On April 5, a new food hall opened in the Tenderloin neighborhood of San Francisco with restaurants run by local women in color. She offers freshly prepared meals to the neighborhood and aims to provide chefs with a viable new business opportunity for their startup concepts.
The La Cocina Municipal Marketplace is a result of the La Cocina nonprofit incubator that has been trying for several years to help local food business owners start their own business in the community.
Emiliana Puyana, program manager In La Cocina, the 7,000 square meter food hall is intended to offer residents the necessary service and at the same time help entrepreneurs to gain more realistic experience in the food service sector.
Photo: Tacos at Mi Morena, owned by Chef Guadalupe Moreno, whose cuisine reflects the street foods of Mexico City.
Photo credit: Erin Ng
“We wanted to create something for the neighborhood,” she told Restaurant Hospitality, noting that the densely populated and largely underserved district of Tenderloin has the highest concentration of children in the city, the highest concentration of newly arrived immigrant families, and the highest concentration of Restaurant workers. “We wanted to make sure we were placed for them in the first place.”
The hall opened this week with six vendors. Another is to be added in the coming months when the room opens for indoor dining. The city’s market square is currently only open to take away and only open during the lunch break on weekdays.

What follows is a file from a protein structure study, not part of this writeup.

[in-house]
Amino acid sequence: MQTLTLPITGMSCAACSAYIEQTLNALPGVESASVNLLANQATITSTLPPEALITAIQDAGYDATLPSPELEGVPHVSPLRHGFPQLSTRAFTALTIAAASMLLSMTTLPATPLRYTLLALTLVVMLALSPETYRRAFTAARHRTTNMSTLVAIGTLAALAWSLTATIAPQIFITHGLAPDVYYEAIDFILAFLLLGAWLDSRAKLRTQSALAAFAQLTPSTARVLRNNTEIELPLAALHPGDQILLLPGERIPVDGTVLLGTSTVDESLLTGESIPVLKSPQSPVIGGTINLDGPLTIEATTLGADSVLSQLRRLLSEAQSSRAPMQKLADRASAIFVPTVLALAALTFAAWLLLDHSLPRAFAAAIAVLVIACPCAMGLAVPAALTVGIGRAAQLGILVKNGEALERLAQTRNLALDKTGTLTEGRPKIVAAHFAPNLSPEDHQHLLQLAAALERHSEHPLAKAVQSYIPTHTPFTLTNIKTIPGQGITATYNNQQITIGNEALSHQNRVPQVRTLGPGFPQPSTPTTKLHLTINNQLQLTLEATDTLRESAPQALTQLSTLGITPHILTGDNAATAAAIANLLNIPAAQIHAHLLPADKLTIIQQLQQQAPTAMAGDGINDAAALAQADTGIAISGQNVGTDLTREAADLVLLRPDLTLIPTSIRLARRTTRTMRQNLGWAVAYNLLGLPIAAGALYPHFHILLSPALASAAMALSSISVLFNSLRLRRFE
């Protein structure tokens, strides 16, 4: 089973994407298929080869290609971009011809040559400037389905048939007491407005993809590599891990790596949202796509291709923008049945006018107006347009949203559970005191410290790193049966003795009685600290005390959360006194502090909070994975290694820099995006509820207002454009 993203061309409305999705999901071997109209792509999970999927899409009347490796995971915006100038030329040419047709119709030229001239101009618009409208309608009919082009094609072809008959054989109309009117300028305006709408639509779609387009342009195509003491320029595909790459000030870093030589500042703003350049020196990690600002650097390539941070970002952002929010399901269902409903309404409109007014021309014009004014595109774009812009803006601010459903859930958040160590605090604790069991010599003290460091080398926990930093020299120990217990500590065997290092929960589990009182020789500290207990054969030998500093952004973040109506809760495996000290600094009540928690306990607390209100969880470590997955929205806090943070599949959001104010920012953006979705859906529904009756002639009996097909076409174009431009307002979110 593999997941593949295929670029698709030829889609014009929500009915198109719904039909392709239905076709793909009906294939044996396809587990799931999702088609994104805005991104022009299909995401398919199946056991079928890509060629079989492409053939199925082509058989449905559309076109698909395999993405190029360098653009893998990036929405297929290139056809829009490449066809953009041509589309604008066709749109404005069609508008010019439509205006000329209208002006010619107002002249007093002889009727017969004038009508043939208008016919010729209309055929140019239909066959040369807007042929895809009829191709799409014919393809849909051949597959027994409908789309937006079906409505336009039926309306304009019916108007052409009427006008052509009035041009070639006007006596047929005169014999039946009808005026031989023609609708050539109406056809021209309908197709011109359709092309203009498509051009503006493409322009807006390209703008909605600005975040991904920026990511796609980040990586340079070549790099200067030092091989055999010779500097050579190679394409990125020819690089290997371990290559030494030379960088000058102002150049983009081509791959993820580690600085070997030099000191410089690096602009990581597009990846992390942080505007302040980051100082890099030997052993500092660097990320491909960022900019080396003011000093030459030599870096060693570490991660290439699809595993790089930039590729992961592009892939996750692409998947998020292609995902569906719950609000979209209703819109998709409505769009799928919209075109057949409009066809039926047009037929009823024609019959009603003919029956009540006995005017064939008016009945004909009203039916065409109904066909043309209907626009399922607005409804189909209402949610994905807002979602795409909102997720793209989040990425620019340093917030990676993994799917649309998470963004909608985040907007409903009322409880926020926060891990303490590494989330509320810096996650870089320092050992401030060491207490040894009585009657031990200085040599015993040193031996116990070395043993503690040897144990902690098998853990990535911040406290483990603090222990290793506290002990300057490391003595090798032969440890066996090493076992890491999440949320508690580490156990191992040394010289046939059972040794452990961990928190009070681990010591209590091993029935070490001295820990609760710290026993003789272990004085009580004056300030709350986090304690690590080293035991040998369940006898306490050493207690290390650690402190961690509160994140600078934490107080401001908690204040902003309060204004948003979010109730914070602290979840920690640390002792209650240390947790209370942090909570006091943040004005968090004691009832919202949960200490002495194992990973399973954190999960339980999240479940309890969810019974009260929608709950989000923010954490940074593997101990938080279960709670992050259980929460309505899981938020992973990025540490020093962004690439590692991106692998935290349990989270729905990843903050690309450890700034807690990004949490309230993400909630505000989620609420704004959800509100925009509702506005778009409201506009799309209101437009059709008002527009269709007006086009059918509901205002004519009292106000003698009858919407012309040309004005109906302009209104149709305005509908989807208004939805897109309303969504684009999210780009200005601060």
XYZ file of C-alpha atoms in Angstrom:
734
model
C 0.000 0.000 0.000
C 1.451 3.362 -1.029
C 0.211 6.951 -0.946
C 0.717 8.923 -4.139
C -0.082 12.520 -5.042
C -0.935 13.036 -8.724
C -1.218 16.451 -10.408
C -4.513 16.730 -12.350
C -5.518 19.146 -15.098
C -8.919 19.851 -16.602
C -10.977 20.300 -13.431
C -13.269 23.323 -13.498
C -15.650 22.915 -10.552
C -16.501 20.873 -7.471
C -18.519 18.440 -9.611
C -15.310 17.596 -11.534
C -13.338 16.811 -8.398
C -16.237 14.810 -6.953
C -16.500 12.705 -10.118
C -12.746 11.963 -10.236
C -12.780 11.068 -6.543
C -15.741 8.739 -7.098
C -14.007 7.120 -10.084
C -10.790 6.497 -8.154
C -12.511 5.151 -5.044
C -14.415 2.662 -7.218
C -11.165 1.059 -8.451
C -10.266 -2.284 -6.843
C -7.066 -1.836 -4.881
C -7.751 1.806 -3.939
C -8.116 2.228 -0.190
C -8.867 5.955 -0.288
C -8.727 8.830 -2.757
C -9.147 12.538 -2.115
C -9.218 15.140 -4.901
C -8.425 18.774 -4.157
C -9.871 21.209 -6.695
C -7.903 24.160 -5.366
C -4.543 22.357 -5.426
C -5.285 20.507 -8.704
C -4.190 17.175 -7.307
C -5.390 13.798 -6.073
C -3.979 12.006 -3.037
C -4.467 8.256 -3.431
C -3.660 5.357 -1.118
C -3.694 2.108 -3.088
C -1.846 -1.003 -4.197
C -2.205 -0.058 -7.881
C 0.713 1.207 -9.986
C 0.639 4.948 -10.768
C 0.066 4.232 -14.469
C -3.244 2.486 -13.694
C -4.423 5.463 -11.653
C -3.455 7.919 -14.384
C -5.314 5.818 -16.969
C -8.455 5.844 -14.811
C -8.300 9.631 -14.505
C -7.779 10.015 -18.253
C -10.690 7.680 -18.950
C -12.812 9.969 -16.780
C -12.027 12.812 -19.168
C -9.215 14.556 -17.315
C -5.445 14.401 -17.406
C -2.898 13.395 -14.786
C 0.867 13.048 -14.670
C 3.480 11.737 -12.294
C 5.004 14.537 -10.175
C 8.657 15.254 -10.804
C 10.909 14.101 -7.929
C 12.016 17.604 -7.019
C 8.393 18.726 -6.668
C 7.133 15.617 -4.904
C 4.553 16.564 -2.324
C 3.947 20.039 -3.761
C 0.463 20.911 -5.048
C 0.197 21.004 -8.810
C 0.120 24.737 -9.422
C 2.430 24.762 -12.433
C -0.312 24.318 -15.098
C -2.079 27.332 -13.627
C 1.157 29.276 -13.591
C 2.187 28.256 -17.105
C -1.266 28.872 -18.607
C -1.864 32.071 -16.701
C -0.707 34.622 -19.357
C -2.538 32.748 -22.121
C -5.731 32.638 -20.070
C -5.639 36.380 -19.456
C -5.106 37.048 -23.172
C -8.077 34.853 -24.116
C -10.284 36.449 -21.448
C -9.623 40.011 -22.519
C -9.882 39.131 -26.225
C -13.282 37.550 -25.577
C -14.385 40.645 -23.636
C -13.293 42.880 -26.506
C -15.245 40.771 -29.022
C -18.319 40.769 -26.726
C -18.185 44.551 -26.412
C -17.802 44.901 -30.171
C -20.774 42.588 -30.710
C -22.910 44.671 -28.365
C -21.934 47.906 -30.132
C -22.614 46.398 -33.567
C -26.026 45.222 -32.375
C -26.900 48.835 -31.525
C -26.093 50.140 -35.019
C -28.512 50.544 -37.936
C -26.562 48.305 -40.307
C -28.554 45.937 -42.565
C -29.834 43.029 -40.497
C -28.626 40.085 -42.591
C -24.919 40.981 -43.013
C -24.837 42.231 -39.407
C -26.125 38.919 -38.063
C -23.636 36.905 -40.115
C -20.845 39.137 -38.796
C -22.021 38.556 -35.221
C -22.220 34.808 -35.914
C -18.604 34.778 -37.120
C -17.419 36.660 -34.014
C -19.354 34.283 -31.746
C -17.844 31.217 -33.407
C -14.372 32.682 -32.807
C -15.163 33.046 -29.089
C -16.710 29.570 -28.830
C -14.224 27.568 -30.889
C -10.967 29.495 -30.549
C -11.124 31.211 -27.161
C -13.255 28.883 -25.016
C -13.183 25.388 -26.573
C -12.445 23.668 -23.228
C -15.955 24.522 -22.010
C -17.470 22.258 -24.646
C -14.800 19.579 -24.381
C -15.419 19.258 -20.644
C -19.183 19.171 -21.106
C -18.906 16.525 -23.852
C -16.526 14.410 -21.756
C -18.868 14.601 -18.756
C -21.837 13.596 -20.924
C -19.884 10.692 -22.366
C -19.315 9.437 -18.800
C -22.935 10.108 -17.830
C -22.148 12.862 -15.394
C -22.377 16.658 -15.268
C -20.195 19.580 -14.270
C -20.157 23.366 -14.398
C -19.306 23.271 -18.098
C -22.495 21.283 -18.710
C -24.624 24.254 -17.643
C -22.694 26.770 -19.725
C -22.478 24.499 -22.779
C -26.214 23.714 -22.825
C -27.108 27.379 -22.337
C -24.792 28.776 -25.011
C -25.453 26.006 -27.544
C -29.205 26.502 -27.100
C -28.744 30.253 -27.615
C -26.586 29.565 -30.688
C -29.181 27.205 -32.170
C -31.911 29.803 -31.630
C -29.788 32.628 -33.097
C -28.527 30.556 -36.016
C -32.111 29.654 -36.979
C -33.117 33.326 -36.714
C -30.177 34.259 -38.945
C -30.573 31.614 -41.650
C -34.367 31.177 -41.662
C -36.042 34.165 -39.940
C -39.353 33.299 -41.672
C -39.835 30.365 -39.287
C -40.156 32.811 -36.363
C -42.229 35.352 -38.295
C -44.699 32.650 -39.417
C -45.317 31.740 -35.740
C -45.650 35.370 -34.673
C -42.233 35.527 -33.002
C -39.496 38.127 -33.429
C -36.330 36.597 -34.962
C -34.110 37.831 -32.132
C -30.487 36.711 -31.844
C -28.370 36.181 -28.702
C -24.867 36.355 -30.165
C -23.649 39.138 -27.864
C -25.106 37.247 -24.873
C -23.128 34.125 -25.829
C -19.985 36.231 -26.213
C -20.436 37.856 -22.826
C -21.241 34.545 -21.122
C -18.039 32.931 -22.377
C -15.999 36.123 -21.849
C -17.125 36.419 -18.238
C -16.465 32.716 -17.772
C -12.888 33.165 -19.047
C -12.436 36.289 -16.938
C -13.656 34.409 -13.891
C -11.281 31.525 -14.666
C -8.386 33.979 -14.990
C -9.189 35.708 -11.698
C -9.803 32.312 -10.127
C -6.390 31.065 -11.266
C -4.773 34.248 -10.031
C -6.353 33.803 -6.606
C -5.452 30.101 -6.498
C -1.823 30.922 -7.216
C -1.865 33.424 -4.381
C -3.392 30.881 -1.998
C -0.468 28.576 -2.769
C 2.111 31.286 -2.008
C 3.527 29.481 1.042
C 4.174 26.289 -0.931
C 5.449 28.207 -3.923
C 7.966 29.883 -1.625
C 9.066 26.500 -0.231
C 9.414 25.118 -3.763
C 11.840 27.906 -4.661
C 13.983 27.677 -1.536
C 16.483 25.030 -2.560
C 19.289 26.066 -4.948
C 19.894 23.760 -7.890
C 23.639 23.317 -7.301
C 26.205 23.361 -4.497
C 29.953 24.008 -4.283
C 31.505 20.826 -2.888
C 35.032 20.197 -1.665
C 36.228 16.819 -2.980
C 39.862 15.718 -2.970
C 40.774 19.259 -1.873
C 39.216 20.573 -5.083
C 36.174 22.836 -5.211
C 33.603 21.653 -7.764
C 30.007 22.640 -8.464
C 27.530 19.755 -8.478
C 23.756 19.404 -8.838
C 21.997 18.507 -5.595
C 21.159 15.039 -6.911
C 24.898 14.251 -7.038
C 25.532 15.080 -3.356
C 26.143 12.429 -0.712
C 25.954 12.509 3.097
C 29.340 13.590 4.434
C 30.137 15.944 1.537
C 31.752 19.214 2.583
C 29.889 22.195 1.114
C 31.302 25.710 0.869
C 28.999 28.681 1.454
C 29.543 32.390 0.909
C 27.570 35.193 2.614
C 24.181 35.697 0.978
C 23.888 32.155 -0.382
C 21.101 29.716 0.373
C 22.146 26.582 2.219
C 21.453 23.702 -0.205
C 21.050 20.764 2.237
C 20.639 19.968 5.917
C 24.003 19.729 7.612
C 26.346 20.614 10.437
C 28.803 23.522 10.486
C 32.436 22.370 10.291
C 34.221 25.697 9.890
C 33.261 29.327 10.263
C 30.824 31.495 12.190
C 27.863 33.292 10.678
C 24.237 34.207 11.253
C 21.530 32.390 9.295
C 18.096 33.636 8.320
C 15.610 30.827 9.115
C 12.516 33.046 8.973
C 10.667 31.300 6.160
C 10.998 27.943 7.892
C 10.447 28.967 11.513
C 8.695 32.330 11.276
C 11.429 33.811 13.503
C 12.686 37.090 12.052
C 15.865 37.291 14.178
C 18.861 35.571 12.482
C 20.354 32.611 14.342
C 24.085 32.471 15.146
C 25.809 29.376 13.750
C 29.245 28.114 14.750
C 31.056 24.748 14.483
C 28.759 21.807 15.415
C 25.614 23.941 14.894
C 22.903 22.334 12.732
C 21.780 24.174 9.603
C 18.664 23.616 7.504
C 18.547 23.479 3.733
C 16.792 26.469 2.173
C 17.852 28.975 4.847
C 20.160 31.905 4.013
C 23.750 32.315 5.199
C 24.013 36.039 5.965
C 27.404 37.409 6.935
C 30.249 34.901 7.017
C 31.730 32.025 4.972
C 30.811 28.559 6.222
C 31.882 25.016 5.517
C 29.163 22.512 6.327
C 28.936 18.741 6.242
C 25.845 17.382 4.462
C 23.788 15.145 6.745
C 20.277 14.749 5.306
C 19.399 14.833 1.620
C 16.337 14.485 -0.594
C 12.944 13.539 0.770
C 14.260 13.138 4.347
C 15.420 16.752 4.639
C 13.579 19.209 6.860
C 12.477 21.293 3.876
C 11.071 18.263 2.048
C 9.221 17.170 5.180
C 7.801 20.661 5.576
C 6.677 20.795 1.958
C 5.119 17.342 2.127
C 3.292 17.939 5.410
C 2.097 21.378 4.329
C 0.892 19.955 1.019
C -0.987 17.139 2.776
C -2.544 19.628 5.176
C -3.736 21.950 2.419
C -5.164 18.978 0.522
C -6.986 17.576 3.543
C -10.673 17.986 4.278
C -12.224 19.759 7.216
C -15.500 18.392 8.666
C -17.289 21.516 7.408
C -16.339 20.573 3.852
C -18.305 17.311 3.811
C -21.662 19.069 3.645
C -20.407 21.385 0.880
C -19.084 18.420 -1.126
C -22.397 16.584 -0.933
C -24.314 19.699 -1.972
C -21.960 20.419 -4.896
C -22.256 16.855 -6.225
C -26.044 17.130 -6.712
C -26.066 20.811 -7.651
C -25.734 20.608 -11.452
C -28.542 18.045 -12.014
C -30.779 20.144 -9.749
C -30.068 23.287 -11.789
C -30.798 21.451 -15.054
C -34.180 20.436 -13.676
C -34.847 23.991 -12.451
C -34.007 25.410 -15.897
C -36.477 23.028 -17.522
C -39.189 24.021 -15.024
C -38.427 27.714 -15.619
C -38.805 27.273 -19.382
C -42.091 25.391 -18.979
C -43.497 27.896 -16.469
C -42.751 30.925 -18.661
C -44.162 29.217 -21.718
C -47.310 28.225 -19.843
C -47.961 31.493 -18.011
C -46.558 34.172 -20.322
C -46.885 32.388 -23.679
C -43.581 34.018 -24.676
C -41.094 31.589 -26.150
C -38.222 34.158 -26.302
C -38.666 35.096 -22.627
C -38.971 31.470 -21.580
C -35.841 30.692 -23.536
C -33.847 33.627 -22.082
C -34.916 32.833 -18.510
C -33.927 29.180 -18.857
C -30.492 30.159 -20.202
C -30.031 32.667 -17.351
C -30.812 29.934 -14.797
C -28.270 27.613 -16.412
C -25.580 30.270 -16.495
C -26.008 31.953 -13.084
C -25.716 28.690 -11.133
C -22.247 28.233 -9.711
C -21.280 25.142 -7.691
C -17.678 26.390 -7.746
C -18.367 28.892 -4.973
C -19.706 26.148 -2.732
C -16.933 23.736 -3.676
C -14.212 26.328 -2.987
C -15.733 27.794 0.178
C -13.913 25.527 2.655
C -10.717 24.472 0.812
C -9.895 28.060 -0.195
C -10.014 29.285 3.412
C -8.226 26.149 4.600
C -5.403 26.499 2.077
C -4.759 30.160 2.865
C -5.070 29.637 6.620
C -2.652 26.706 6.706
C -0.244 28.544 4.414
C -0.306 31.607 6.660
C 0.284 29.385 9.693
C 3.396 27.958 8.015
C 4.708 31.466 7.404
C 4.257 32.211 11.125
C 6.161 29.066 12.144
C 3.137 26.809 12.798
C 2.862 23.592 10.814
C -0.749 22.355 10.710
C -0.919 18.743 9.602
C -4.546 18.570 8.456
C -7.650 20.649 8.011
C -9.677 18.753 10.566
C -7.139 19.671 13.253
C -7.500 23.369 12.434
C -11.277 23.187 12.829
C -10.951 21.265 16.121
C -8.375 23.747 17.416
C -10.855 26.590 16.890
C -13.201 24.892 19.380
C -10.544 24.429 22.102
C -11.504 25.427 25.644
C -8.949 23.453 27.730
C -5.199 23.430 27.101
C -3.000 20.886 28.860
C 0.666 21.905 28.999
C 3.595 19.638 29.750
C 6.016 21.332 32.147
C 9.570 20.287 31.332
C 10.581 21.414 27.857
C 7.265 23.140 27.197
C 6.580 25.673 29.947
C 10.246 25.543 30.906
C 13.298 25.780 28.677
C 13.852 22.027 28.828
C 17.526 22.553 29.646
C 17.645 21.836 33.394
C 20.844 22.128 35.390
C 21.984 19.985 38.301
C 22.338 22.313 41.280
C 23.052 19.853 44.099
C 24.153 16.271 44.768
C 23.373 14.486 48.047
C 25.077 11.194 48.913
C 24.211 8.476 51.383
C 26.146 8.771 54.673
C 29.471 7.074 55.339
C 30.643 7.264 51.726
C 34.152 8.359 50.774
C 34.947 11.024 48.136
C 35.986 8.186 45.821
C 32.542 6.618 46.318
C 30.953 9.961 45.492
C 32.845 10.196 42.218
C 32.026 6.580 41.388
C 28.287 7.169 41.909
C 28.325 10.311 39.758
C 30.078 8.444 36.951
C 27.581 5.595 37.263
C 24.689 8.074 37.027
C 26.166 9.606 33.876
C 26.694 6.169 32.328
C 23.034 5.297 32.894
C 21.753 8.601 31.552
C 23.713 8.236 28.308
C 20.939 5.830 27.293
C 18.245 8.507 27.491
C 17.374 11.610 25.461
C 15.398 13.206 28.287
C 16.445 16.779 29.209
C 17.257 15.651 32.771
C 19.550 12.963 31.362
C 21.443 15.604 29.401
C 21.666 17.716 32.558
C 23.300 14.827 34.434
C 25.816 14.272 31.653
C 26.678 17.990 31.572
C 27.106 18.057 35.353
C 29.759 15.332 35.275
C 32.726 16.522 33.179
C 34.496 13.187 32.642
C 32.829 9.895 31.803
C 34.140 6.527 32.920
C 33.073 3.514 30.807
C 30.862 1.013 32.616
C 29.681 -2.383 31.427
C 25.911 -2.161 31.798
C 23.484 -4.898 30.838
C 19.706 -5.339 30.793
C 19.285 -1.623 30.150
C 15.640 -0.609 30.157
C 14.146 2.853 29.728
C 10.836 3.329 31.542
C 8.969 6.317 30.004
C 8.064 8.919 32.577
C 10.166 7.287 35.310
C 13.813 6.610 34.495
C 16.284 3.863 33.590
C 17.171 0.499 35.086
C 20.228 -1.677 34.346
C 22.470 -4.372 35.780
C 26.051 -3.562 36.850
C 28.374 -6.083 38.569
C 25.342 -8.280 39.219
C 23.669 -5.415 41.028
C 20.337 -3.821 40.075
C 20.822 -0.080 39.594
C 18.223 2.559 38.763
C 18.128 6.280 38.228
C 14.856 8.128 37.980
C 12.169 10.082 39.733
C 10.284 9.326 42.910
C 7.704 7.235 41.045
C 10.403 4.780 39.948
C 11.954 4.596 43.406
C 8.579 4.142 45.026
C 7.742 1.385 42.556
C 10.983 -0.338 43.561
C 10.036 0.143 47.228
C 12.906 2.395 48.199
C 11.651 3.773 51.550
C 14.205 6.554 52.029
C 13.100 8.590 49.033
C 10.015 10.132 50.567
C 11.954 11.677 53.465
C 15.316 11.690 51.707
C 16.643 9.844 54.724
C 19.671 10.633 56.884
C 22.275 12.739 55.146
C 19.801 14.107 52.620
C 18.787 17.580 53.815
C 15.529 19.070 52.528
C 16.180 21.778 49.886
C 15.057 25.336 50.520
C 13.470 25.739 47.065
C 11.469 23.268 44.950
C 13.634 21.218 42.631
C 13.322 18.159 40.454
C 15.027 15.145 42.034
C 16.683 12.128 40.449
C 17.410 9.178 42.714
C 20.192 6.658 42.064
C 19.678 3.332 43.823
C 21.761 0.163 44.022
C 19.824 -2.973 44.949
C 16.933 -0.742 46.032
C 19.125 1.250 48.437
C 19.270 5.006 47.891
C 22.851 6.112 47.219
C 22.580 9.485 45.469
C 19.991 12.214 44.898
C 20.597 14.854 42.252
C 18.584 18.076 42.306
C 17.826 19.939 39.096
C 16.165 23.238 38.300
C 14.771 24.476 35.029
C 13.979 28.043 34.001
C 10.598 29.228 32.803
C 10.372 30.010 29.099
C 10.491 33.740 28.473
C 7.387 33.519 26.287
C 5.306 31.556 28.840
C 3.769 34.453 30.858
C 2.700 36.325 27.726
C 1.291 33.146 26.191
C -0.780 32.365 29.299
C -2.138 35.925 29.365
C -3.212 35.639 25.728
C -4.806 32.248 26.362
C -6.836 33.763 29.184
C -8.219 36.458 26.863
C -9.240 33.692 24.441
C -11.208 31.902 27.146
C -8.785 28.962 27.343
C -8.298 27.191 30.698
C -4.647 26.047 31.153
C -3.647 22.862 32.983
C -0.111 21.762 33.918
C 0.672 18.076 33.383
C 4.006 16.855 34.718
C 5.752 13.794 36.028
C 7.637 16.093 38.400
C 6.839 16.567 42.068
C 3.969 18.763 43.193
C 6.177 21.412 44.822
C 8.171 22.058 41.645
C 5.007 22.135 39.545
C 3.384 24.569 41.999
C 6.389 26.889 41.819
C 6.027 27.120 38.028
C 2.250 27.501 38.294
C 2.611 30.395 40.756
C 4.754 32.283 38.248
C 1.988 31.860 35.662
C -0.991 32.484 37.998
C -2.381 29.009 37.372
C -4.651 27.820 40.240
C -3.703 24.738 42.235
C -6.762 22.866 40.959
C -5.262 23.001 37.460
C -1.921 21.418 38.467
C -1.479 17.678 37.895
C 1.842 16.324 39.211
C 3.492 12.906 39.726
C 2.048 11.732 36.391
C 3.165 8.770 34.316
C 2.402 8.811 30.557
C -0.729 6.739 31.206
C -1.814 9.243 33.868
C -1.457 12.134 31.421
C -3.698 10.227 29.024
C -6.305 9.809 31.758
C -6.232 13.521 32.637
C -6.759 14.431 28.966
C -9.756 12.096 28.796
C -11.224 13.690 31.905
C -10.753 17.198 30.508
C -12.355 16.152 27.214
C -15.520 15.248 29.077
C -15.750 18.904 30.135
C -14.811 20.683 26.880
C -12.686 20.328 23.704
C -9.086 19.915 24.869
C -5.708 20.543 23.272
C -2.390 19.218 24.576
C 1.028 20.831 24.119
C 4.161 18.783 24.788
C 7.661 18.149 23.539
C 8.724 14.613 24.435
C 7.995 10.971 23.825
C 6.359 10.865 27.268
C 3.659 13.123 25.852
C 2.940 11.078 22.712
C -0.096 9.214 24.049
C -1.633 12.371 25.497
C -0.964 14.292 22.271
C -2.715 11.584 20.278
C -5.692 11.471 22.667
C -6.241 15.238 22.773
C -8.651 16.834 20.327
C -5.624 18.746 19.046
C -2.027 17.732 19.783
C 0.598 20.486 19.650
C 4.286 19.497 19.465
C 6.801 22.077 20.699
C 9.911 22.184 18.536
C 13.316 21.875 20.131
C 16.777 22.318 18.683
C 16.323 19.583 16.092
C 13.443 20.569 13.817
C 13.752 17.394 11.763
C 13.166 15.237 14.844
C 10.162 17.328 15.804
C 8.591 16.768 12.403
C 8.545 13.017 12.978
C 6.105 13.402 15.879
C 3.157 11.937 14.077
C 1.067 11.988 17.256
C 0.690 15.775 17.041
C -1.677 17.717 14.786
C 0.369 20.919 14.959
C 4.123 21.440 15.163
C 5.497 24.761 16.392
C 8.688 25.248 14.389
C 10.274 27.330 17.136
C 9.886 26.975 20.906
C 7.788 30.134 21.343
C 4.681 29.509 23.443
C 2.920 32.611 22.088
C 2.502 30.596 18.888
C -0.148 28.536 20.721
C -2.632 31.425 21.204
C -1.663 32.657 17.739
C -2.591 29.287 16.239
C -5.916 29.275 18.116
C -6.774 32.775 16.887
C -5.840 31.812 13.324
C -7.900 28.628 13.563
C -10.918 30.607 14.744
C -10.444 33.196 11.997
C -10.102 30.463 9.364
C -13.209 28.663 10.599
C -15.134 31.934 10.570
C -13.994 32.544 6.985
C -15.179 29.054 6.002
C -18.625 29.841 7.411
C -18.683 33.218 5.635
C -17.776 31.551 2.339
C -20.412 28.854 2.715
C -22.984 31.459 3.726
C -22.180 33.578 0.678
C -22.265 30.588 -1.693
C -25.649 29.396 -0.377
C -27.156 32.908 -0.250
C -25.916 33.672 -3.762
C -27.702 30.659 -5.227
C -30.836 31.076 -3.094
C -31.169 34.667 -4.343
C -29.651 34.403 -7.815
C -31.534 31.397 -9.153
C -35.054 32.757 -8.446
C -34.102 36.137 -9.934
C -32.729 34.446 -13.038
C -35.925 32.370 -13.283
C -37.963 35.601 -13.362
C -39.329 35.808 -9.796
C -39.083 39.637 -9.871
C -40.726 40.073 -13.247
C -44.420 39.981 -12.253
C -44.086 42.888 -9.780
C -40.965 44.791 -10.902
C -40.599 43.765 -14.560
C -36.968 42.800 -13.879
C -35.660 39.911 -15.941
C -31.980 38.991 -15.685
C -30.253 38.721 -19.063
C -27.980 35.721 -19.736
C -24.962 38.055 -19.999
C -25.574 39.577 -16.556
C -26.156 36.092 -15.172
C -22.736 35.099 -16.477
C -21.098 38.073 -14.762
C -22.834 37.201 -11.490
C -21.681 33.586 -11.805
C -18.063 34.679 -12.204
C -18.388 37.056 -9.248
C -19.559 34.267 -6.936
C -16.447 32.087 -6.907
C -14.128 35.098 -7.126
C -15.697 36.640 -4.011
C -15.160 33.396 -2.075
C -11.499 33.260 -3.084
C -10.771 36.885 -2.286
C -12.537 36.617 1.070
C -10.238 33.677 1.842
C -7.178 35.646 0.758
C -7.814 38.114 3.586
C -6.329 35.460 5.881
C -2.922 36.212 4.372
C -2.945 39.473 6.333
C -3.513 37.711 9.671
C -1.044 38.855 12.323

The slots in the food hall have been made available to current participants in the La Cocina Incubator Program and previous graduates. The six vendors occupying the grocery hall for their debut are:
• • Boug Cali, owned by Chef Tiffany Carter. Menu items are Bougie Bad-azz Po-Boys, Yaya Gumbo and Jerk Tacos. Carter first launched Boug Creole Deli as a Cajun / Creole restaurant in San Francisco in 2016.
• • Estrellitas snacks, owned by Chef Estrella Gonzalez. The Salvadoran menu includes pupus plates, tamales, plato de stew and fresh water.
• • Underpants, by chefs Wafa and Mounir Bahloul. This Algerian restaurant’s menu includes a halal casse croute sandwich or a bowl with a choice of fillings, dobara (cooked chickpeas), coco tomato (filled puff pastry) and baklawa.
• • The coriander, from Chef Dilsa Lugo, who was a veteran of local restaurants like A16, Chez Panisse, and Copita before launching her Mexican concept. The menu includes dishes such as tostadas, chilli rellenos de queso, enchiladas and flan de coco.
• • My brunette, owned by Chef Guadalupe Moreno, whose cuisine mirrors the street foods of Mexico City, where she began her food service career selling quesadillas in 1990. Mi Morena will specialize in Tacos Guisado, offering Taco Kits, Quesadilla Chilanga, Guisados, Arroz Mexicano and Frijoles Negros.
• • Teranga, by chef Nafy Ba Flatley, serves Senegalese and Pan-African dishes, including a Maafe Bowl (a West African peanut stew), a Marche Kermel sandwich (ground beef, onions, potatoes and hot Dakaroise sauce on a baguette) and Dakar Muffuletta (with lamb salami, Piquillo peppers, provolone and Dakaroise olive tapenade) as well as baobab energy bars and bottled juices.